I had a (very brief, thank you God) captive stint at a firm that made coin separating and counting machines. The hardware platforms were old Motorola MC6800 devices in a custom single board computer configuration. The 64K address space was split up into 48K of program memory and 16K of I/O space. Everything was written in 6800 assembly for a Microtek assembler (heh!). Since they had long ago run out of space for program memory they had to do some configuration management on what "components" (like they were that organized, right) were assembled into place and what parts got left out. I found out the hard way that my predecessor had built a bunch of custom ROMs by editing the source, assembling, burning a set of ROMs, and running out to the shipping dock to put the ROMs in the waiting machine. Then he went back to his workstation and edited the very source he had used to burn the ROMs for something else - all without saving a thing.

If I ever meet up with this guy in this life I will hurry him on to his reward in the next.
Here is an example of what at first I called a 'miracle bug', but seems to be a SchroedinBug of some kind. This piece of code written in PHP (aimed to be ported in C later) initializes an array for the purpose of computing shortest paths from objects linked together in a graph structure:

for(/* ... each object id $objid ... */) {
    "select toid /*,...*/ from links where fromid=$objid");

$mpath_weights[$objid][$row[0]]=array(); // !!! the bug is here !!!

while($row=mysql_fetch_row($result_all_objid)) { /* ... computes initial $weight and $path */ $mpath_weights[$objid][$row[0]]['w']=$weight; $mpath_weights[$objid][$row[0]]['path']=$path; }

The line where the bug appears should be inside the the while loop, to initialize $mpath_weights[$objid][$row[0]] with an empty array. Although not necessary in PHP, I used it to be easier to port the code in C later.

The code was runninng perfectly well, but when I started the C porting I noticed the buggy line. It was initializing $mpath_weights[$objid][$row[0]] to an empty array, but $row had no value thus interpreted as "NULL" the first time of the "for" loop, and "false" the later. Then $row[0] was in both cases interpreted as "NULL", and $mpath_weights[$objid][$row[0]] interpreted as $mpath_weights[$objid][0]. When the "for" loop ended, all objects had an extra field '0' initialized with an empty array.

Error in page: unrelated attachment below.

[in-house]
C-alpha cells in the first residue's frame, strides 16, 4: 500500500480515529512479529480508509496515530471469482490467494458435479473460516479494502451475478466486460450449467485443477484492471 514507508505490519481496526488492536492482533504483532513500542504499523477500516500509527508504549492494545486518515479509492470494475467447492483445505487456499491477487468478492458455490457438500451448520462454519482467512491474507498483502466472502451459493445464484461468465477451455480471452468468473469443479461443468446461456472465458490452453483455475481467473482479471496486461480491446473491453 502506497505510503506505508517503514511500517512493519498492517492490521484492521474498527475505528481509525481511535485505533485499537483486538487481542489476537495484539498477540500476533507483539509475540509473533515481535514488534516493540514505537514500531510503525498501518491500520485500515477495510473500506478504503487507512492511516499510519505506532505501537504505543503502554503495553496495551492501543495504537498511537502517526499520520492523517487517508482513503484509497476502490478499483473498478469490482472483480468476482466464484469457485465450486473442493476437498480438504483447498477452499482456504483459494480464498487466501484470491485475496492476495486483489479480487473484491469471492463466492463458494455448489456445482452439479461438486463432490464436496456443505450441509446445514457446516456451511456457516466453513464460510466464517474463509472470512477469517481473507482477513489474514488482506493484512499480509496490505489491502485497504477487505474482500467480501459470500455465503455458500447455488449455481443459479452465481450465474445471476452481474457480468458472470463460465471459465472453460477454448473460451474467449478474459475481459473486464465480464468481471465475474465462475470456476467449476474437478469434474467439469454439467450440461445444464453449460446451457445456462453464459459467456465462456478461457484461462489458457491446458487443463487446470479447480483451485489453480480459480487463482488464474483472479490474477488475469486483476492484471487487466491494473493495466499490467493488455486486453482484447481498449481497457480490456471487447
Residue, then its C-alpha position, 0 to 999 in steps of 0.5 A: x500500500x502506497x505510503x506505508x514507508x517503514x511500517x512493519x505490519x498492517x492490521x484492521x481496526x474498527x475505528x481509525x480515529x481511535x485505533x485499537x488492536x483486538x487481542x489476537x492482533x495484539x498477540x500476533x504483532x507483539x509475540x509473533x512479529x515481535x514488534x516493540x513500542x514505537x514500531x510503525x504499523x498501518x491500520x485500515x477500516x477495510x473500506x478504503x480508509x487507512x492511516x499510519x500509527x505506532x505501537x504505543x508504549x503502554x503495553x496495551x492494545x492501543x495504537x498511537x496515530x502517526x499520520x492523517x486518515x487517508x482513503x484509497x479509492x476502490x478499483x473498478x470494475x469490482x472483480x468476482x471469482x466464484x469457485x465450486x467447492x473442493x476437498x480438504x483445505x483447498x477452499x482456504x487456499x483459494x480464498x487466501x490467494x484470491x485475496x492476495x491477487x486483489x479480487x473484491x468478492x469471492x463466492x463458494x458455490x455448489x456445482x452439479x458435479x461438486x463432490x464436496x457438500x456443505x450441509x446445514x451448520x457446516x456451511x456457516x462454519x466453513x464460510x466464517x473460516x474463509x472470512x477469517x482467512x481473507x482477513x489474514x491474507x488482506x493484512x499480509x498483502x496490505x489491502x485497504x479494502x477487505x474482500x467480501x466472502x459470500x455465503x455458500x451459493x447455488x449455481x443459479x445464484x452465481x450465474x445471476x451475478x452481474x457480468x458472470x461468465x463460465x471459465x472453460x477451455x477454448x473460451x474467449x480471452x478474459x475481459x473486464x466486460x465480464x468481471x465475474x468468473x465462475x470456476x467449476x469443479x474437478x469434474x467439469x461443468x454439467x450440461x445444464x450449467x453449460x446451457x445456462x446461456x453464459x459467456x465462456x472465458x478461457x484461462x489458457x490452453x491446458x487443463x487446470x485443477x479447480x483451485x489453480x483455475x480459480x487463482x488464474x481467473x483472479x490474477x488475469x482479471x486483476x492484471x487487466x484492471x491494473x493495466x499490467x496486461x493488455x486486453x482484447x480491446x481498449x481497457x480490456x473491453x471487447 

When processing the main computation algorithm, reading array['w'] was interpreted as "NULL", and casted to '(int)0'. Thus weights of these link were considered as 'Infinite' or 'Not reachable' by the algorithm, and were eliminated from the results.

The code produced correct results, somehow eliminating the faulty values because considered as invalid. The only side effects was the little amount of memory and time needed to store and parse the faulty values, which was not considered critical in the PHP version of the algorithm run as a background nightly process.

I called that bug a 'miracle bug': it was there, latent, could have produce 'MandelBugs' if the source code was changed, but kept quite until I started to port the program in C, noticed it, and had to remove it because the C language would not be so kind with uninitialized values.

I had one of these - the user loaded a file, went to the loaded files screen, pressed "Create Report" and got the relevant report file out of the directory and emailed it to the supplier. He had a loaded file with multiple suppliers in, and it had only put details for one of them in the file.

Examining the report code it would *always* fail like that - it was not doing a write to file within the loop, only after the loop due to an incorrect flag - but he swore it had always worked before.

We discovered eventually that normally he left these files to the end of the day, and did the "Create Report" the following morning. Overnight a batch job produced summary files (correctly) in the same directory and he had been using these unwittingly. This particular day he had loaded the file early and pressed the button on the same day.

But at least it drew attention to the bug in the screen code.